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Even the bravest of pooches can experience a little stress when their best friend (you) has to go away - even if you’re only going out for a short while.
It’s no fun if your dog reacts badly to you going away. A stressed dog will be unhappy, may display destructive behaviours, and can even develop more serious fear but with practice and training, you can encourage your dog to keep calm when you leave. The tips below can support that, and make leaving your dog a stress-free experience.
7 TIPS TO STOP THE STRESS OF LEAVING YOUR DOG HOME ALONE
Before You Leave
1. Create A Safe Doggy Space
If your dog has a comfortable space or safe doggy haven where they can go to hide or relax at any time, they’ll feel much happier when faced with some alone time. A perfect safe space should have comfy bedding, blankets to burrow under and their favourite toys (try food puzzles if you’ll be gone for a while) to distract and entertain them. If your dog has some extra special or favourite toys that they love, try saving these for times when you’ll be leaving. The excitement of playing with the toy can turn leaving into a positive, stress-free time.
Turning on the radio or playing some soothing music can also add some extra comfort for your dog while you’re away. A comfy, calm and relaxed dog will be able to sit, relax and even sleep in their safe space until you return.
2. Take Your Dog For A Tiring Walk
A walk, or energetic play a little while before you leave may be just enough to encourage your pooch to relax and sleep while you’re away. Giving your pet a chance to go to the toilet before you leave will also help them to relax without the stress of needing to go outside.
When You Leave
3. Don’t Make A Fuss When Leaving
When it’s time for you to leave, don’t turn it into a big event! All that’s needed is a simple cue to help your dog understand that you’re going - and that you will come back. You can work with your dog to establish a ‘leaving’ cue during training - it may help to have two different cues; one for shorter amounts of time, and one for longer durations (over 4 hours). If your dog seems stressed, try not to give them lots of attention - rewarding your pet with fuss can reinforce anxious behaviour. Just like their training, only pay attention to them when they’re calm.
4. Try A Dog Camera While You’re Away
Want to see how your pet reacts when you’re away? A dog camera, set up in the room where your pet spends most of their time, can be a good way to see how they get on - and can be a great support tool for training. For example, many cameras allow you to see and hear your dog and to speak to them from a remote location, and even dispense treats. So, you could comfort them - say by asking them to sit - then dispense a rewarding treat.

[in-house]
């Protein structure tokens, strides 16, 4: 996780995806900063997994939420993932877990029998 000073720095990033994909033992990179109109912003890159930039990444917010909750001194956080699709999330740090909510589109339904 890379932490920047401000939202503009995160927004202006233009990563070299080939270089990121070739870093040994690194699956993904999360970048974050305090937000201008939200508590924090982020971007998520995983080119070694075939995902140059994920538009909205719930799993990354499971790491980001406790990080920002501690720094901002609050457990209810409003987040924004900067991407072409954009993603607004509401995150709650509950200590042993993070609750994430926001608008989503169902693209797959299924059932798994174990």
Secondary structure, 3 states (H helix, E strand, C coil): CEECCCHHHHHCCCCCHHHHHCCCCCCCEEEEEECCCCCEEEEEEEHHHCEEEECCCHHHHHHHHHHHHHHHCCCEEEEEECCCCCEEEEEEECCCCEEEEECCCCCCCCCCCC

5. Leave Tasty Puzzles and Soothing Toys For Your Pet
For your pooch, licking is a self-soothing activity. For this reason, food toys such as frozen treats, chew toys or toys filled with dog-safe peanut butter can keep them distracted and relaxed until you come home. Food puzzles are another great way to entertain, and stop your dog from worrying about being alone.
6. Arrange A Visitor For Your Pooch
Do you have a neighbour, friend or family member who gets along well with your dog, and could drop in to check on your pooch? A familiar face can be a welcome way to break up the day, add some excitement - and even tire your dog out if your visitor (or a professional dog walker) can take your dog for a walk. If you need to go away for a longer period of time, having a visitor drop by to let your dog out for toilet breaks is important. It can also make their alone time less stressful. Just make sure your pooch is familiar with anyone who might drop by - your dog should be calm and happy around this person before you invite them to visit alone.
When You Come Home
7. Greet Your Pet Calmly
A calm, relaxed demeanour is as important when you return to your pooch as it is when you leave, so while both you and your dog will be excited to see each other, try to keep the greeting relaxed and positive. Always wait for your dog to be calm before you interact with them. If your dog seems distressed, try a simple command, such as a ‘sit’ and reward them. Always reward positive reactions to your absence, and never punish your dog for negative behaviour. Punishments will only confuse your pet, and may cause them to be more stressed or anxious.